Thomas Randrup Pedersen defends his PhD thesis at the Department of Anthropology – University of Copenhagen

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Thomas Randrup Pedersen defends his PhD thesis at the Department of Anthropology

Candidate

Thomas Randrup Pedersen

Title

"SOLDIERLY BECOMINGS: A Grunt Ethnography of Denmark’s New ‘Warrior Generation". A copy of the dissertation is available for reading at the Department of Anthropology, room 16.1.50. Please contact Vicki Antosz.

Time and venue

20 September 2017 at 14:00. University of Copenhagen, Centre for Health and Society, Øster Farimagsgade 5, 1353 Copenhagen K,  building 35, room 35.01.44. Entrance from Gammeltoftgade. The defence can last no more than 3 hours, and it will start precisely at the announced time. After the defence the Department of Anthropology will host a reception  in room 33.1.19.

Assessment committee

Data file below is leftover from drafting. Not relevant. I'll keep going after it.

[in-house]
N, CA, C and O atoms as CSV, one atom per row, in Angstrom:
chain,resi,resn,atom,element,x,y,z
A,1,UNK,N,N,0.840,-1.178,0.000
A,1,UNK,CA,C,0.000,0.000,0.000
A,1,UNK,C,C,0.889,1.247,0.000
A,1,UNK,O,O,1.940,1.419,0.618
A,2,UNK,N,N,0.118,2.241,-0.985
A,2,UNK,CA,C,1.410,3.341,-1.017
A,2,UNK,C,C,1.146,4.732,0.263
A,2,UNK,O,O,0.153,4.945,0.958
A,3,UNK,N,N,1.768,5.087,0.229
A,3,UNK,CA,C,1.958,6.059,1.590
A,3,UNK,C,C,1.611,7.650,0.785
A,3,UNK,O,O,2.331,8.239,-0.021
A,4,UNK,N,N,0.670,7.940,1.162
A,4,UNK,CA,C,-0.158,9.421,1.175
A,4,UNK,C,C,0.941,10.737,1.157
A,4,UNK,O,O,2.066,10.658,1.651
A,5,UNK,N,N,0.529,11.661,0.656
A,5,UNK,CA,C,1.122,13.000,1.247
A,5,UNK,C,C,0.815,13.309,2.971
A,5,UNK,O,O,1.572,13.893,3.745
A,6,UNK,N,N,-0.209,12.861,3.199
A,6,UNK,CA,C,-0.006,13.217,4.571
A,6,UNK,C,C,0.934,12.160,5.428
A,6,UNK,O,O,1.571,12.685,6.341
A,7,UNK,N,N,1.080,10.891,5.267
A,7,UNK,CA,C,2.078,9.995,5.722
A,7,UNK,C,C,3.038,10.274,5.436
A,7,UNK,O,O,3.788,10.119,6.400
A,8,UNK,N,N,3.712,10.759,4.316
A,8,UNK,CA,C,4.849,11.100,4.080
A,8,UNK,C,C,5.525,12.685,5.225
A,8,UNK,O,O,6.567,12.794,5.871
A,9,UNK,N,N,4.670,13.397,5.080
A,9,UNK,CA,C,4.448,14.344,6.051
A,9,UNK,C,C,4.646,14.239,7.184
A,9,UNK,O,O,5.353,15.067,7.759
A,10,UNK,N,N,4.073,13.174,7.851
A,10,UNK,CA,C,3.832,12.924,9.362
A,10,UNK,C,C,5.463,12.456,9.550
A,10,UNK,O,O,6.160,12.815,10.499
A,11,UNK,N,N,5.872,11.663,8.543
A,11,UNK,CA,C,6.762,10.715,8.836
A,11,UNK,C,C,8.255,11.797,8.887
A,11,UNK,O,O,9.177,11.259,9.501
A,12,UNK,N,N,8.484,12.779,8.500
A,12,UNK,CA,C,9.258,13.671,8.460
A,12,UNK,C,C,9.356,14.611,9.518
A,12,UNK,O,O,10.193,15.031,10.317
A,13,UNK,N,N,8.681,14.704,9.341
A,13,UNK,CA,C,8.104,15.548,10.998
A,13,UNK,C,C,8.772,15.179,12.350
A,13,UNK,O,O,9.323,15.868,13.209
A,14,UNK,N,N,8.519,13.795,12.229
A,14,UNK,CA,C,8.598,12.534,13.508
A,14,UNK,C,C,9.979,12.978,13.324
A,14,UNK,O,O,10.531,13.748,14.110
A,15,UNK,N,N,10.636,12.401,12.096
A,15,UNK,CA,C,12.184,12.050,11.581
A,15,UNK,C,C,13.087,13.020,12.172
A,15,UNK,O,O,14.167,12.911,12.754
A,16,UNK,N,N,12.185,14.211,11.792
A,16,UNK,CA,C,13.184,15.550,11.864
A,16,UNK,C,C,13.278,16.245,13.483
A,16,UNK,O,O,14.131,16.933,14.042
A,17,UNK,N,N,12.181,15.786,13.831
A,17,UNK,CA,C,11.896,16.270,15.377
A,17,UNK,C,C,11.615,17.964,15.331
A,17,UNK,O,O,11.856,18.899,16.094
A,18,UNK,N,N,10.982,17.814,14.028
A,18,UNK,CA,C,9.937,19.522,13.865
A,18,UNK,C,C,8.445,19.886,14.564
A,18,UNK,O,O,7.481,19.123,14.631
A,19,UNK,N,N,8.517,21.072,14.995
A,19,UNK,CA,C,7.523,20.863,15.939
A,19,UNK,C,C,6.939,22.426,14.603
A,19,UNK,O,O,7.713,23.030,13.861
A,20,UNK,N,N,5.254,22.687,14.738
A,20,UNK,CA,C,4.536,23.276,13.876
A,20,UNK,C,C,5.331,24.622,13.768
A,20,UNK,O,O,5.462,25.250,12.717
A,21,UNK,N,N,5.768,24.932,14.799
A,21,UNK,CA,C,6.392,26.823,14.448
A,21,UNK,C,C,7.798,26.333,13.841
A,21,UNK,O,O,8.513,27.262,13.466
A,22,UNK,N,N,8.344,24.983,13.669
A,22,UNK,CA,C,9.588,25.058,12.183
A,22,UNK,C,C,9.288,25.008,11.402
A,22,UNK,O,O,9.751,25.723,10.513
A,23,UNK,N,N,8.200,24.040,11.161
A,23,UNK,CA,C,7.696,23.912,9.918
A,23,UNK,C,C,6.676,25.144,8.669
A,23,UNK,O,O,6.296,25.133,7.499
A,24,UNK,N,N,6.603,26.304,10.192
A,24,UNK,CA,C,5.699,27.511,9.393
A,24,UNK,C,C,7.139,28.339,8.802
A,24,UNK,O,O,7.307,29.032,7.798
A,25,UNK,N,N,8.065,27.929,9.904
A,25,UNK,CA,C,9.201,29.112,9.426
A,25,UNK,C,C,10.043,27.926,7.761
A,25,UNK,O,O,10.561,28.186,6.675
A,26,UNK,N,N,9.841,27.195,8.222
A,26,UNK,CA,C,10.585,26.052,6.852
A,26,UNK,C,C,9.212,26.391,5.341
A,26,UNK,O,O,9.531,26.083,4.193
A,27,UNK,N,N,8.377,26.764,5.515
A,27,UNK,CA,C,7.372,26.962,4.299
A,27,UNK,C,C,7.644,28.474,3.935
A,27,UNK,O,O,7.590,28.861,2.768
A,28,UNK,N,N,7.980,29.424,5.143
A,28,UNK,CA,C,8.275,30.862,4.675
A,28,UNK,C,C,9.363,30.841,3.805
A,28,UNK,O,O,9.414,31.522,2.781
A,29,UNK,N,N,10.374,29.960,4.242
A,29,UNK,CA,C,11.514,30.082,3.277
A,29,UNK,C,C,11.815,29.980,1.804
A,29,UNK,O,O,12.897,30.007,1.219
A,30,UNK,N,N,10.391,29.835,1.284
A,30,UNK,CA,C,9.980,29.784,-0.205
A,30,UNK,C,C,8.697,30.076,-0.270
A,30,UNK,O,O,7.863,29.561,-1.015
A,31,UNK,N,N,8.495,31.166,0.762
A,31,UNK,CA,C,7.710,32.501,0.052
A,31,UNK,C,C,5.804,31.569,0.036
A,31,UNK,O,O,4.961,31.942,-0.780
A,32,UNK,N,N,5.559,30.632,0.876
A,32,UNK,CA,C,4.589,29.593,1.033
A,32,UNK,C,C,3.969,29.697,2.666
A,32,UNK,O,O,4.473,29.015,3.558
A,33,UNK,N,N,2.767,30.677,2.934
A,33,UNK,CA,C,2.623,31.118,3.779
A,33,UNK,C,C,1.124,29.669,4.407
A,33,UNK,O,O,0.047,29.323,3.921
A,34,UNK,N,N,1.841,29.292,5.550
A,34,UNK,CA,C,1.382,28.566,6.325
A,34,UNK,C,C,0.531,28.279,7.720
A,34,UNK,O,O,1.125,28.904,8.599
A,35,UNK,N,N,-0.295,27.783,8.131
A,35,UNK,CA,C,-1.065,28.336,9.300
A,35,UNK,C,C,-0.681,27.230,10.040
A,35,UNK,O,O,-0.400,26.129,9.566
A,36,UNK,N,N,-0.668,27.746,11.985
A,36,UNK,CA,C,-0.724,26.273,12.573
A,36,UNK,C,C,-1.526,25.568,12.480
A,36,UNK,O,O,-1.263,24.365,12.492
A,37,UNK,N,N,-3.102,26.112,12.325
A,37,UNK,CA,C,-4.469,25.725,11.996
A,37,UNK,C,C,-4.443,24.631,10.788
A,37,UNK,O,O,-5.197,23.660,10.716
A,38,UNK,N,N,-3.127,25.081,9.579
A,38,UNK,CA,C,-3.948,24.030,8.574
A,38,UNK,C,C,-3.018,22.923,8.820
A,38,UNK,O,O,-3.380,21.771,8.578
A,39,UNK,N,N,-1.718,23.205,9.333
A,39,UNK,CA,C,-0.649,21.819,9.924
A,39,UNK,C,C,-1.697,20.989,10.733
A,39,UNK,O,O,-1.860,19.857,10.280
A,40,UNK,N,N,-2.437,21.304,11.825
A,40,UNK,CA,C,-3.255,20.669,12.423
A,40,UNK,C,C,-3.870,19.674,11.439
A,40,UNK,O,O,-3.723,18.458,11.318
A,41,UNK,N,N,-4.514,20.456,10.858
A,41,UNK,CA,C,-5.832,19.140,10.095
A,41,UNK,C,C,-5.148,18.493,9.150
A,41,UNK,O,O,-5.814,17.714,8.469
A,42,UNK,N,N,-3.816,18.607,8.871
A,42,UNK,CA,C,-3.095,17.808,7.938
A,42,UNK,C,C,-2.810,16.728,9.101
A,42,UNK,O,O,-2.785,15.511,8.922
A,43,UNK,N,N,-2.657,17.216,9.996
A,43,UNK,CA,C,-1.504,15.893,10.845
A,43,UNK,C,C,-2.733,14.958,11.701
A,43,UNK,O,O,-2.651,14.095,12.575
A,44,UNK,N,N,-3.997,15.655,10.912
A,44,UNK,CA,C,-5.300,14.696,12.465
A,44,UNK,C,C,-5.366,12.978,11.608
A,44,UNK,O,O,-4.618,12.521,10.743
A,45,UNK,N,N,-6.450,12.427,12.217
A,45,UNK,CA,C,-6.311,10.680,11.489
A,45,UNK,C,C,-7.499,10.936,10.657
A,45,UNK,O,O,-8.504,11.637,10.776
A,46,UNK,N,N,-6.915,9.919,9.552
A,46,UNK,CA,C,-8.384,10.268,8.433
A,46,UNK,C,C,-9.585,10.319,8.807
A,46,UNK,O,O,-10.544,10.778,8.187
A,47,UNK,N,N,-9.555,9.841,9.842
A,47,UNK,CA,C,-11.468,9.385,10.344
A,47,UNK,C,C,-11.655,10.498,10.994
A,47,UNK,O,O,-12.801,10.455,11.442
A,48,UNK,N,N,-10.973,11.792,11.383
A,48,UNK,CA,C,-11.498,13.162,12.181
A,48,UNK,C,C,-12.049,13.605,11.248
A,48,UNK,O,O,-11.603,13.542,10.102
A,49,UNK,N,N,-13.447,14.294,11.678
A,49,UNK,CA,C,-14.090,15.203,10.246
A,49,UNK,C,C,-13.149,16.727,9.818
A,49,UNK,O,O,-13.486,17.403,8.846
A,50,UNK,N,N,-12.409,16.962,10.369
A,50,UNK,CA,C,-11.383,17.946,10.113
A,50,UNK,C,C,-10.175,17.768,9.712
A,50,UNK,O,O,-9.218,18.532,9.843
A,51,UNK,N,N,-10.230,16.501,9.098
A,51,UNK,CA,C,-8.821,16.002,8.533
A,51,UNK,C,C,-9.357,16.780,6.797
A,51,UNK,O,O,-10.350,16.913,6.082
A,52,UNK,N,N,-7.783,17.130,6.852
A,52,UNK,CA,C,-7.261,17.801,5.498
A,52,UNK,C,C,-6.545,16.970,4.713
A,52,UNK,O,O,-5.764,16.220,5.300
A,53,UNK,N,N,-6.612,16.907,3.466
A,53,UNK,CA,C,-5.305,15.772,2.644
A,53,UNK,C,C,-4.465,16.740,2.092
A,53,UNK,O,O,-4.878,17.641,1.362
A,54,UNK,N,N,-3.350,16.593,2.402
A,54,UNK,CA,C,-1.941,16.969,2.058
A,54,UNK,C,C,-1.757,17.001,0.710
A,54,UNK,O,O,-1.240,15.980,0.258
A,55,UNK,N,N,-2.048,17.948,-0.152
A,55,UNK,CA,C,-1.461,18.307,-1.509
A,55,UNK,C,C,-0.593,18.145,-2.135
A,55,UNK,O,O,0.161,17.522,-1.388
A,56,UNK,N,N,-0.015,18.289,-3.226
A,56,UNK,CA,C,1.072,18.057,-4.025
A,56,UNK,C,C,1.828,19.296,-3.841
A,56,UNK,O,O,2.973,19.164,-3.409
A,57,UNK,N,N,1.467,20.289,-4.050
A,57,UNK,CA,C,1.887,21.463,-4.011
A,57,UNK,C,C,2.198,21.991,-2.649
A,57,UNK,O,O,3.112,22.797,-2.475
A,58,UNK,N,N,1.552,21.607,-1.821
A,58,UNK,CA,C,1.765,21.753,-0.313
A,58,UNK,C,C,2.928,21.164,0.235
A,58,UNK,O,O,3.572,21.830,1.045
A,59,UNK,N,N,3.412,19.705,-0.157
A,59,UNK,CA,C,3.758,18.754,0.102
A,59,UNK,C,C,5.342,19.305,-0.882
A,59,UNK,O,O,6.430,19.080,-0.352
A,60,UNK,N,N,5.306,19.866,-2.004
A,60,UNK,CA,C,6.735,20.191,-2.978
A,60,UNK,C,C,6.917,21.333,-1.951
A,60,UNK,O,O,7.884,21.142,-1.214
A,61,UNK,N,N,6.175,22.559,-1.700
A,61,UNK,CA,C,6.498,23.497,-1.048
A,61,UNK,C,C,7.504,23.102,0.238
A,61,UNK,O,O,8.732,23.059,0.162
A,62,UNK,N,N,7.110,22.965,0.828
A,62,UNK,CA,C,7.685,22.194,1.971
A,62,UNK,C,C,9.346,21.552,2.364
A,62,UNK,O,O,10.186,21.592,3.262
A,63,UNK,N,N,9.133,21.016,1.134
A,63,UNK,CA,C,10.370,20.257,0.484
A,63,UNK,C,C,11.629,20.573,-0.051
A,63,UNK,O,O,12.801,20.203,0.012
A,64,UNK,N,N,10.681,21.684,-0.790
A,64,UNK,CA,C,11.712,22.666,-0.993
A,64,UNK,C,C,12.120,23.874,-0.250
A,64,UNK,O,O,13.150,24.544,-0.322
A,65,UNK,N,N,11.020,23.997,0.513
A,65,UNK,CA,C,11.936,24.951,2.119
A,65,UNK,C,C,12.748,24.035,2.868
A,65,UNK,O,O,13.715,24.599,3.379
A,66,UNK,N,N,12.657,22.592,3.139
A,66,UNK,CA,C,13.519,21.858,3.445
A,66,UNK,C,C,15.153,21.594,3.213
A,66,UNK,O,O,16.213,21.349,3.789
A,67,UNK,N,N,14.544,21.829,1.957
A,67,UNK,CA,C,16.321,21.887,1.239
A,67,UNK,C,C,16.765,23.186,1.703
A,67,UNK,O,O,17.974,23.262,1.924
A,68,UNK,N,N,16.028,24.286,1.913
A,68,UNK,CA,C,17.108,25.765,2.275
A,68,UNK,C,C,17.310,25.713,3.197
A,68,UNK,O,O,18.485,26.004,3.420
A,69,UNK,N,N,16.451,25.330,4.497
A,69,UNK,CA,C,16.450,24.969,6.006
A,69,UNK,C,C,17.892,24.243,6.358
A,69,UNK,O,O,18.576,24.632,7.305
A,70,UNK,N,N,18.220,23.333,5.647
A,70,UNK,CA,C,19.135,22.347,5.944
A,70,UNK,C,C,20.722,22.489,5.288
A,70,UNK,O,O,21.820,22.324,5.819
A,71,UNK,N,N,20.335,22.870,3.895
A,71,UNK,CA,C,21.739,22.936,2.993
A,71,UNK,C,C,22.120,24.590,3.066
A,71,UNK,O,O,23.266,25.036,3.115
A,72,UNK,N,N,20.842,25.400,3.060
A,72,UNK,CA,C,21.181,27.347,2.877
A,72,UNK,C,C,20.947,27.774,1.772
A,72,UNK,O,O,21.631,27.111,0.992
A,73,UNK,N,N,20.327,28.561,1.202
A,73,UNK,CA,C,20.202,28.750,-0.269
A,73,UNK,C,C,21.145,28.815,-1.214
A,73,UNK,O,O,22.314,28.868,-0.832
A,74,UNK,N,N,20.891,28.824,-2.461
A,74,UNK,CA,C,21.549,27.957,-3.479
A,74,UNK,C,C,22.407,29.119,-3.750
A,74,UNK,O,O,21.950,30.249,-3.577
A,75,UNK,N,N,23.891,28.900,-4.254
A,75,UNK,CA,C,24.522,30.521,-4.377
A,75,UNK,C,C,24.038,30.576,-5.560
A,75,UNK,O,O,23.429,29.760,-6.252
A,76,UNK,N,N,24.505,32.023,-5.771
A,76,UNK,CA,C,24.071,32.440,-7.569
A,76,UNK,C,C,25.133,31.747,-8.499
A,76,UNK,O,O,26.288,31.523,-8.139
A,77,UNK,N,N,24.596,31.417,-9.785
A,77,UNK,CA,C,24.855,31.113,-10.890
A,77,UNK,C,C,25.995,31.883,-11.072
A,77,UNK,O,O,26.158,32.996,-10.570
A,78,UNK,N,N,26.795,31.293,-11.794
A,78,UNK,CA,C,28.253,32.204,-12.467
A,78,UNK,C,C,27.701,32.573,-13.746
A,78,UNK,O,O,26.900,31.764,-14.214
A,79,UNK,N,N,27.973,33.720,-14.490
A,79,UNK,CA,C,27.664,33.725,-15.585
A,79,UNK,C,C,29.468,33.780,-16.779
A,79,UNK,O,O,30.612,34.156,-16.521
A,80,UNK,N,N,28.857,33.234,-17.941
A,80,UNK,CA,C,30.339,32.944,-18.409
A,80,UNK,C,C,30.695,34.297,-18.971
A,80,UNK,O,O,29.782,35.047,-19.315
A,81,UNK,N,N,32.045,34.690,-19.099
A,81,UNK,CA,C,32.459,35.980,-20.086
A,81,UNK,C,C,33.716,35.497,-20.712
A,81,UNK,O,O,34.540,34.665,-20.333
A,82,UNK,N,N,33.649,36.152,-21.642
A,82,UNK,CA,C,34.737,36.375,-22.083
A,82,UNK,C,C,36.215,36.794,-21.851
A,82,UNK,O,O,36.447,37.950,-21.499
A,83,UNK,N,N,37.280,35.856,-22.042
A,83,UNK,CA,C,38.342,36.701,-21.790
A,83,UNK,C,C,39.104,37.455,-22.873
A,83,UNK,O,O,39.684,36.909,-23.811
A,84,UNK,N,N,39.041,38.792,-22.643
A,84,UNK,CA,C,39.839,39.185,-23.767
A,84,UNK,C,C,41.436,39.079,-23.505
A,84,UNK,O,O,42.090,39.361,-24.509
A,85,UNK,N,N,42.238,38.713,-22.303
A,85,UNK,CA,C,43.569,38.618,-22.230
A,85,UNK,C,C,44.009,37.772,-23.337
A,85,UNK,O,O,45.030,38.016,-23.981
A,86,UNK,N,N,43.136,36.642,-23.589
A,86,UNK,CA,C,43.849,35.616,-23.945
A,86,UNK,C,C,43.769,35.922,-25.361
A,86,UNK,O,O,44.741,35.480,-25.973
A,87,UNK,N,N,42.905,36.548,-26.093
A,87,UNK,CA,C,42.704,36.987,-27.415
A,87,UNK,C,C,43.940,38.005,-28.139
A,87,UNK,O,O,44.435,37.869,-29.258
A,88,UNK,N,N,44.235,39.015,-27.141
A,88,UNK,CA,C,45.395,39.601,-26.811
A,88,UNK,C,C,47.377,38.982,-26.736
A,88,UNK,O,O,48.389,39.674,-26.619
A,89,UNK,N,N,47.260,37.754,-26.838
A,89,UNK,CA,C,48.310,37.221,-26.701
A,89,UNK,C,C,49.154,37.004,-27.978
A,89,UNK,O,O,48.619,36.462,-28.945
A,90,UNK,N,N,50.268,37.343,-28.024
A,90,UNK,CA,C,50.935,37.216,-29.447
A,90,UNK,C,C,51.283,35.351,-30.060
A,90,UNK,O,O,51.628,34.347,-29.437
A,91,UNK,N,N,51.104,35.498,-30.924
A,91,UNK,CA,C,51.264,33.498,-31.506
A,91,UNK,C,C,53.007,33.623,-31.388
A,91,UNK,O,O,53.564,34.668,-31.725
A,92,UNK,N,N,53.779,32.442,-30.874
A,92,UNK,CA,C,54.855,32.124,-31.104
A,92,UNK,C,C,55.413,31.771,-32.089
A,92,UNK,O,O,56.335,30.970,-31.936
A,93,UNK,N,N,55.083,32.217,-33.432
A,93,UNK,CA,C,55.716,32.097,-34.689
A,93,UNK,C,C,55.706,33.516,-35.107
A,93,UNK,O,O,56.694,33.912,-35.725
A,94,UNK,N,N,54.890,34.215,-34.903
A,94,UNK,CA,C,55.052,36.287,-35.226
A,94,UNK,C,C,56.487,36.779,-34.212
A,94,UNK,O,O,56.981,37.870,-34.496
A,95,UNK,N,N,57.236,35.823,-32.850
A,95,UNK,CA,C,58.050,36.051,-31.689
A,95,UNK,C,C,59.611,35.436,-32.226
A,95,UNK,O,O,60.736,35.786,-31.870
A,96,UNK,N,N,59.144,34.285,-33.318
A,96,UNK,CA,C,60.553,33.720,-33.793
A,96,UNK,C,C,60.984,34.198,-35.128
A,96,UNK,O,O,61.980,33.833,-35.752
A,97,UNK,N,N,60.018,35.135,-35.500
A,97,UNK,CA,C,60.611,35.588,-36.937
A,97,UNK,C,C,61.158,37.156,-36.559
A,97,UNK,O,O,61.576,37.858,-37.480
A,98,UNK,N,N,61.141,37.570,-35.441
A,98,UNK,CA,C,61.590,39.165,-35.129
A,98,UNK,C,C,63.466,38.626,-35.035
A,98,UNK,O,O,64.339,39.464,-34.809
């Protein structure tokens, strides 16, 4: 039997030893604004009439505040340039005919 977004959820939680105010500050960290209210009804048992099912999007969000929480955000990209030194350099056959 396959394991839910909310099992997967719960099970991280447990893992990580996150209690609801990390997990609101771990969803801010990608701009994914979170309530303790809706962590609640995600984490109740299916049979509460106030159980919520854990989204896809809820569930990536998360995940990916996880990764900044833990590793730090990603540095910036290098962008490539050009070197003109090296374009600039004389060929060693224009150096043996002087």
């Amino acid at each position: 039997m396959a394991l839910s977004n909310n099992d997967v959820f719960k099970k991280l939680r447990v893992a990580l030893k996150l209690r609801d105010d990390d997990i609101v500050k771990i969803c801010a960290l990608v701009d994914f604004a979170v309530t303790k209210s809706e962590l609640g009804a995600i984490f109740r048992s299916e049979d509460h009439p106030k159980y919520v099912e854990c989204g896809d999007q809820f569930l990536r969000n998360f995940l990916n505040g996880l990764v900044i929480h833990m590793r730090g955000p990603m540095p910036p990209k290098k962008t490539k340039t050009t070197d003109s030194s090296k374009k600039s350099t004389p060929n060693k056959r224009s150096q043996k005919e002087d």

• Professor Henrik Vigh Department of Anthropology, University of Copenhagen (chair)
  • Professor C. Jason Throop UCLA, USA
  • Professor Anna Simons U.S. Naval Postgraduate School, USA

Abstract

What if Danish soldiers are at heart neither the patriots nor the humanitarians that one might be led to believe by the dominant account of Denmark’s war in Afghanistan? What if, instead, Danish grunts, the low-ranking soldiers in the army’s combat arms, have turned to the distant Afghan ‘theatre of war’ in pursuit of becoming what they potentially could be: ‘true warriors’?

This dissertation explores anthropologically what is at stake, and with what consequences, when young Danish men and women take up the occupation of the professional soldier and deploy with expeditionary forces. Based on twelve months of fieldwork with Danish combat troops, mainly in Denmark but also in Afghanistan, the study offers an ethnographic account of post-9/11 soldiering within the context of Denmark’s recent revival as a warring nation.

The investigation seeks to throw fresh light on contemporary Danish soldiering through a perspective of ‘becoming’ – existentially, morally and socially speaking. The dissertation argues that soldiering can be understood as a continuous struggle for becoming a self in the image of the ‘virtuous warrior’ and shows that, while such struggle might be happily though temporarily fulfilled, it is often challenged from without as well as from within, easily becoming stuck, failing utterly or simply being abandoned.